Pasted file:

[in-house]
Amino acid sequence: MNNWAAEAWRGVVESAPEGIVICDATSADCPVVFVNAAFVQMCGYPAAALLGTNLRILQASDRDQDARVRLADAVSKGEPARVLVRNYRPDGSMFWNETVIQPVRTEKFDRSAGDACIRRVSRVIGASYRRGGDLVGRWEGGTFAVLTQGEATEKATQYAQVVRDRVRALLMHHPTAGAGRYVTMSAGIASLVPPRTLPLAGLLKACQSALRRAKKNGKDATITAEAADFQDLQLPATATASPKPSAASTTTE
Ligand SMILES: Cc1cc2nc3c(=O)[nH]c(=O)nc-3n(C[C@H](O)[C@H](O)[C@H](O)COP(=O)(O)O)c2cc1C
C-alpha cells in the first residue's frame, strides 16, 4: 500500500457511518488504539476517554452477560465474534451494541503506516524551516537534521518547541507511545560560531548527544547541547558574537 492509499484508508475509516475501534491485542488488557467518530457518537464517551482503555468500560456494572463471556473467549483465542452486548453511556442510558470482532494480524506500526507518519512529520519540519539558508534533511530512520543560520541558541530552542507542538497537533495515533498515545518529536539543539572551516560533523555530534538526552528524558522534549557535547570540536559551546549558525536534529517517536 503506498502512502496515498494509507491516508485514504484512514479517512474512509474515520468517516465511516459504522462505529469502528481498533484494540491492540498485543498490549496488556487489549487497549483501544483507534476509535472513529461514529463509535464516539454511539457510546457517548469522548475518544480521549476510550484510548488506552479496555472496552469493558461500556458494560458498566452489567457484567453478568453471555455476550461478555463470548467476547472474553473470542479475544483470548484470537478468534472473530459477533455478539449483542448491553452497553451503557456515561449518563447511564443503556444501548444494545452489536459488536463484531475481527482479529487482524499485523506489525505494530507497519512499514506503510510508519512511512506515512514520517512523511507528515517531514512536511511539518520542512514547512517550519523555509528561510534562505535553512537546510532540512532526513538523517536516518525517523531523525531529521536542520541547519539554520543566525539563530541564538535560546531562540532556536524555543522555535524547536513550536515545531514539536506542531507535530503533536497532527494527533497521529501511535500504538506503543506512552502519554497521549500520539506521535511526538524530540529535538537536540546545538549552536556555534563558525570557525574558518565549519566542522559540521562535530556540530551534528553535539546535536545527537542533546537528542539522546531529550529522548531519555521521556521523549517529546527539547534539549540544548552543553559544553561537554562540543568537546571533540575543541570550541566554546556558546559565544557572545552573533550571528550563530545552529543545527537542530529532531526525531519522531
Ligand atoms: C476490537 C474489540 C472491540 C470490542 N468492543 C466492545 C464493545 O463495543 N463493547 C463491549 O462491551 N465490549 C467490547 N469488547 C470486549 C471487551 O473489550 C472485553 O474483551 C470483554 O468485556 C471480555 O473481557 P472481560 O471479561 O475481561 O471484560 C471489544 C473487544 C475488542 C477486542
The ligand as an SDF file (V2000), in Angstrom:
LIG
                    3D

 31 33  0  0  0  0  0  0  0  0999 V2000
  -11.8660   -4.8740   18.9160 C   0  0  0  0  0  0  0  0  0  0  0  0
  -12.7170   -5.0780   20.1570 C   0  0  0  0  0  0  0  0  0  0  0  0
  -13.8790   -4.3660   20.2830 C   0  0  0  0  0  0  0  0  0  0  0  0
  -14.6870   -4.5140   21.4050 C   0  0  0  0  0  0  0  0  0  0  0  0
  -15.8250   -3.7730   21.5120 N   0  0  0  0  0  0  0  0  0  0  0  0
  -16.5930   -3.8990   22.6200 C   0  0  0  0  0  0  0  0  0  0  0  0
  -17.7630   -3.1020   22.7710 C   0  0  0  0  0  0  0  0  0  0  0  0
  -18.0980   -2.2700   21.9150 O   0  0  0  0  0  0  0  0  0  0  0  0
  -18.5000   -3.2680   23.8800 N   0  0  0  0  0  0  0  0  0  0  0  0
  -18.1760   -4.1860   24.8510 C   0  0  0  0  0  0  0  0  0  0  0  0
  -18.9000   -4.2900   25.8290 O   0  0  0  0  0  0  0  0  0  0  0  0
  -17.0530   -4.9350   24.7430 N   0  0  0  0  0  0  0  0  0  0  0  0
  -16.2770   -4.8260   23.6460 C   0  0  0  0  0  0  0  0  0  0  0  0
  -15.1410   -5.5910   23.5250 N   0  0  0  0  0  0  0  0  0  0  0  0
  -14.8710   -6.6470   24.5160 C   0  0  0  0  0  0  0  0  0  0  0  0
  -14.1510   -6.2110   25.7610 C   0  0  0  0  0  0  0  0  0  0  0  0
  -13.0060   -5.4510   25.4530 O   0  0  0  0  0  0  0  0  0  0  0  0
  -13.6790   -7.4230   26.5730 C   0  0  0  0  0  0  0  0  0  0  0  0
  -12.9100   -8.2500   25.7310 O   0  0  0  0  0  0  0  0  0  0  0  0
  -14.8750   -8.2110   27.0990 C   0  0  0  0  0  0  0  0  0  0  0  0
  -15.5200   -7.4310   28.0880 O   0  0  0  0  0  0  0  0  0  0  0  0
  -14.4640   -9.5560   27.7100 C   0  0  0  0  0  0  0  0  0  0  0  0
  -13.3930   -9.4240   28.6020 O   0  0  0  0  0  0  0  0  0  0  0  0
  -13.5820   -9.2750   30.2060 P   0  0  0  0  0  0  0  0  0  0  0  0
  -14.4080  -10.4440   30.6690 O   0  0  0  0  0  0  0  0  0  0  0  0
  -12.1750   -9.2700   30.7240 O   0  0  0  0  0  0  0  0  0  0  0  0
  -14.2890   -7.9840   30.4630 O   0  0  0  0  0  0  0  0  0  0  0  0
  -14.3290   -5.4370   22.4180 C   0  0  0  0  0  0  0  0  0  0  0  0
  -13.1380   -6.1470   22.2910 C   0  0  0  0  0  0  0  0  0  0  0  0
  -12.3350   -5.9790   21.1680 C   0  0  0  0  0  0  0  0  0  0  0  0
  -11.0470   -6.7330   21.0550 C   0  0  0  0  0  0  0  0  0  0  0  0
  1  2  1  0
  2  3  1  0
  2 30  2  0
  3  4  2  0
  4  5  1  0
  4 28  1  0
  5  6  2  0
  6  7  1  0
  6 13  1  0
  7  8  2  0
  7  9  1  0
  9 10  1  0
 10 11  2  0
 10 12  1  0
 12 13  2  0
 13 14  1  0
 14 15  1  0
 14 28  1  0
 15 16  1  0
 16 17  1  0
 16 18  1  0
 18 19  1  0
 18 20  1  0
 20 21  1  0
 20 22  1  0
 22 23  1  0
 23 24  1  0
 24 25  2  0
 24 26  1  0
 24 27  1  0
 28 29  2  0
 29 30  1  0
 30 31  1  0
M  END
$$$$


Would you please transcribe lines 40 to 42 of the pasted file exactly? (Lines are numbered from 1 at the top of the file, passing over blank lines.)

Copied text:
  -11.0470   -6.7330   21.0550 C   0  0  0  0  0  0  0  0  0  0  0  0
  1  2  1  0
  2  3  1  0